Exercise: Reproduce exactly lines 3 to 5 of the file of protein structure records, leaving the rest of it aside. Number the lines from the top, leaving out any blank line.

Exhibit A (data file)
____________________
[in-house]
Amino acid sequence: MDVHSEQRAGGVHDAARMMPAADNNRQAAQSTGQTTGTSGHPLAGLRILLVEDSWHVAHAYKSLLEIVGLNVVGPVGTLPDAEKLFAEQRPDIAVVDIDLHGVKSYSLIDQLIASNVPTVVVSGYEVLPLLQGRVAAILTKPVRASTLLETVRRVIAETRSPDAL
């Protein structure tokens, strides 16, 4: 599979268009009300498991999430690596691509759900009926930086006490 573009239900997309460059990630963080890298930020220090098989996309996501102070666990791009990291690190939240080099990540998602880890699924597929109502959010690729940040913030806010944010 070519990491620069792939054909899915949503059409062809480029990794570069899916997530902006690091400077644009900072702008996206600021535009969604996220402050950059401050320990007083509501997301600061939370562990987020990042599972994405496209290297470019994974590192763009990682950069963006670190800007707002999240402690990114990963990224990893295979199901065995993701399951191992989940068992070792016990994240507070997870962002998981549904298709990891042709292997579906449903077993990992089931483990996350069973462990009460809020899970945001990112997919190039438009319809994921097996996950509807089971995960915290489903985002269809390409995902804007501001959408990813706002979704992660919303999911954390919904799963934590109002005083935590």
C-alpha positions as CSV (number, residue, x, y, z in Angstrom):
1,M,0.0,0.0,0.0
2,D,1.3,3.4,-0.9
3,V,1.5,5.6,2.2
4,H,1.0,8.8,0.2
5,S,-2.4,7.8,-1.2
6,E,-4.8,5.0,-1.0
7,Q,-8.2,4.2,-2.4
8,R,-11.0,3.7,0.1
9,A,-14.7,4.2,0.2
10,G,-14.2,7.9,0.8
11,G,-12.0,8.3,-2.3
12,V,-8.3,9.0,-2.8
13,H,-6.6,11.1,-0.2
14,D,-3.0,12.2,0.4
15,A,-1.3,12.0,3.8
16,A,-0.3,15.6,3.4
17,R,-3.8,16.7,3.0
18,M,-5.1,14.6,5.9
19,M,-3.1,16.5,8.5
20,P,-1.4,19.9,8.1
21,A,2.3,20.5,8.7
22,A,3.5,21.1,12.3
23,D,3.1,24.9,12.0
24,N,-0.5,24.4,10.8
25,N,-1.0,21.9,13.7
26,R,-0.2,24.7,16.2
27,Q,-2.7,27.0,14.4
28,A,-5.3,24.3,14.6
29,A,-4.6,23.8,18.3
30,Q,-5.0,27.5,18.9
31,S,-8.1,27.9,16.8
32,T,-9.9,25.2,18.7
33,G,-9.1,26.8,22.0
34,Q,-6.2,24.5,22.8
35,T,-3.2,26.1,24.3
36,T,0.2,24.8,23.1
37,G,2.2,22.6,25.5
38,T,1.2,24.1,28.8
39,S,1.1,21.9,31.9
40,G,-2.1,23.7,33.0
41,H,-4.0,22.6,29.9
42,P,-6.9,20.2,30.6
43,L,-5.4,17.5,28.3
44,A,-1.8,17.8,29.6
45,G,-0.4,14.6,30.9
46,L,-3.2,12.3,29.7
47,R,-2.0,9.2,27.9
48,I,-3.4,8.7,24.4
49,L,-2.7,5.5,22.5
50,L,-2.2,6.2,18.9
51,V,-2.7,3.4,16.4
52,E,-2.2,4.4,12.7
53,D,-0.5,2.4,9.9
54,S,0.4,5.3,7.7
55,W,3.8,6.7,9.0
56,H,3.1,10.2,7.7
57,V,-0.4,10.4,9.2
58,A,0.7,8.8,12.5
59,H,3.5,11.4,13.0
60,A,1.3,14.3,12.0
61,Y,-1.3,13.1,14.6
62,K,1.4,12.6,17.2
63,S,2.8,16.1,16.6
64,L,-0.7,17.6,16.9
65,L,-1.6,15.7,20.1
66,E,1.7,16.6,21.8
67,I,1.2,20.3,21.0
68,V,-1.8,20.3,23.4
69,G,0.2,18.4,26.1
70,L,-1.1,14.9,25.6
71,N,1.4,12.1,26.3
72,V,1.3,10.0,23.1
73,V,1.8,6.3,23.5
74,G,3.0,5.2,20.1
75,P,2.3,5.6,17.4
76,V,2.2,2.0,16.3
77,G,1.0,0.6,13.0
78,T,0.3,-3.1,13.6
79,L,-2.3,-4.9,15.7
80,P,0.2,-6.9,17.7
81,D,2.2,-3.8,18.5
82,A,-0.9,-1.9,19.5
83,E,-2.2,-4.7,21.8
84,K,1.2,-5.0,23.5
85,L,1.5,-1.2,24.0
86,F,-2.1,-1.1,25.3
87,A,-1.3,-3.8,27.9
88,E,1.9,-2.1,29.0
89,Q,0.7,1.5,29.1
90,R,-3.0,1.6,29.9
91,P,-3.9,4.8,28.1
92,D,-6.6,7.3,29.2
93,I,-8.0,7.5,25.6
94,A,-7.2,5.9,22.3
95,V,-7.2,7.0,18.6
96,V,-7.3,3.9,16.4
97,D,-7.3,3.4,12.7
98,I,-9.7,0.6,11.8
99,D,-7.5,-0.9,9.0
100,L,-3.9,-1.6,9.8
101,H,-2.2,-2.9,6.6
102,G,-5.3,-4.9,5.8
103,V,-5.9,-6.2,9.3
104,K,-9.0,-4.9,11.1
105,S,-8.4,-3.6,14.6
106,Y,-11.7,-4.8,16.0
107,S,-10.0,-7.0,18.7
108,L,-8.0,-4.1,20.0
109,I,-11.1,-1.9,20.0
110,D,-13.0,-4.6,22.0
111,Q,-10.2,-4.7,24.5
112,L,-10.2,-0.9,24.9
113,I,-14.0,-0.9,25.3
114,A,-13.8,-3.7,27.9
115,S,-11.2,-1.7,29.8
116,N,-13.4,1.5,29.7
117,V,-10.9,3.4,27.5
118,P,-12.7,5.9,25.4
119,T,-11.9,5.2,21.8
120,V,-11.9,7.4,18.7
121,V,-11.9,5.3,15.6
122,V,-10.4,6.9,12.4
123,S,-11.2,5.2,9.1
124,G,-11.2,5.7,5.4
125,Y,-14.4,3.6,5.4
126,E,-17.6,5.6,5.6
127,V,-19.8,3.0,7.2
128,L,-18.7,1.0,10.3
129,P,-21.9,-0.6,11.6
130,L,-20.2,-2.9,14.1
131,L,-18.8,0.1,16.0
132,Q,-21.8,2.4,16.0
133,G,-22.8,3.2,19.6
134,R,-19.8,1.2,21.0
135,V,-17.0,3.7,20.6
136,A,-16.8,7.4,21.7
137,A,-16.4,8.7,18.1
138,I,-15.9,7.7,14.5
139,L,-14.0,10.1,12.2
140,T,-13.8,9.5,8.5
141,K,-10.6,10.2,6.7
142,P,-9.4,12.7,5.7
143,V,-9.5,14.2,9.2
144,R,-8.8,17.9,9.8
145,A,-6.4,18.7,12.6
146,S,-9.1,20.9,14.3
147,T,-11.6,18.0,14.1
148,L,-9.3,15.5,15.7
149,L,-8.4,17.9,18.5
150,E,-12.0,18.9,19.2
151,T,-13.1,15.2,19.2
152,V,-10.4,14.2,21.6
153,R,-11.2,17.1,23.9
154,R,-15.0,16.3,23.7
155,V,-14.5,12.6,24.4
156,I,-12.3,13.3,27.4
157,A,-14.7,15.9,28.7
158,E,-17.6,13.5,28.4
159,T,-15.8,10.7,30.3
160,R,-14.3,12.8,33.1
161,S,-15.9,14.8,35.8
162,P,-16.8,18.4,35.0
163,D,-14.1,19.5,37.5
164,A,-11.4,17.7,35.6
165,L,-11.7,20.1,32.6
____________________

């Protein structure tokens, strides 16, 4: 599979268009009300498991999430690596691509759900009926930086006490 573009239900997309460059990630963080890298930020220090098989996309996501102070666990791009990291690190939240080099990540998602880890699924597929109502959010690729940040913030806010944010 070519990491620069792939054909899915949503059409062809480029990794570069899916997530902006690091400077644009900072702008996206600021535009969604996220402050950059401050320990007083509501997301600061939370562990987020990042599972994405496209290297470019994974590192763009990682950069963006670190800007707002999240402690990114990963990224990893295979199901065995993701399951191992989940068992070792016990994240507070997870962002998981549904298709990891042709292997579906449903077993990992089931483990996350069973462990009460809020899970945001990112997919190039438009319809994921097996996950509807089971995960915290489903985002269809390409995902804007501001959408990813706002979704992660919303999911954390919904799963934590109002005083935590």
C-alpha positions as CSV (number, residue, x, y, z in Angstrom):
1,M,0.0,0.0,0.0